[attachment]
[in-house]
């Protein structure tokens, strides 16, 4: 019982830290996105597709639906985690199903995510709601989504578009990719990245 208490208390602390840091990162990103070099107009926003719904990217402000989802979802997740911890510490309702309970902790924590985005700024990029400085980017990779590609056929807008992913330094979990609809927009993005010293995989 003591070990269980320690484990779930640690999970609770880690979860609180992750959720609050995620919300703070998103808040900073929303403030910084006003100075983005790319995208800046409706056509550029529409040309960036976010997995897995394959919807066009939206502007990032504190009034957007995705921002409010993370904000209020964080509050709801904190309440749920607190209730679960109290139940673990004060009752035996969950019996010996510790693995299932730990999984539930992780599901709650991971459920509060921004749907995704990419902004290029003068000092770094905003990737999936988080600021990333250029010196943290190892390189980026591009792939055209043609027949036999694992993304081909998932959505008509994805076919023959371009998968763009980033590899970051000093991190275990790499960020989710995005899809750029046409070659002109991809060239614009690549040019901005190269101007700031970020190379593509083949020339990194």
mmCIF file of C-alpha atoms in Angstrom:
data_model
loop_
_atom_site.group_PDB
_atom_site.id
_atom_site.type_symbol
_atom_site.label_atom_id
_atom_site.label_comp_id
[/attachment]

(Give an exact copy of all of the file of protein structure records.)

[in-house]
């Protein structure tokens, strides 16, 4: 019982830290996105597709639906985690199903995510709601989504578009990719990245 208490208390602390840091990162990103070099107009926003719904990217402000989802979802997740911890510490309702309970902790924590985005700024990029400085980017990779590609056929807008992913330094979990609809927009993005010293995989 003591070990269980320690484990779930640690999970609770880690979860609180992750959720609050995620919300703070998103808040900073929303403030910084006003100075983005790319995208800046409706056509550029529409040309960036976010997995897995394959919807066009939206502007990032504190009034957007995705921002409010993370904000209020964080509050709801904190309440749920607190209730679960109290139940673990004060009752035996969950019996010996510790693995299932730990999984539930992780599901709650991971459920509060921004749907995704990419902004290029003068000092770094905003990737999936988080600021990333250029010196943290190892390189980026591009792939055209043609027949036999694992993304081909998932959505008509994805076919023959371009998968763009980033590899970051000093991190275990790499960020989710995005899809750029046409070659002109991809060239614009690549040019901005190269101007700031970020190379593509083949020339990194």
mmCIF file of C-alpha atoms in Angstrom:
data_model
loop_
_atom_site.group_PDB
_atom_site.id
_atom_site.type_symbol
_atom_site.label_atom_id
_atom_site.label_comp_id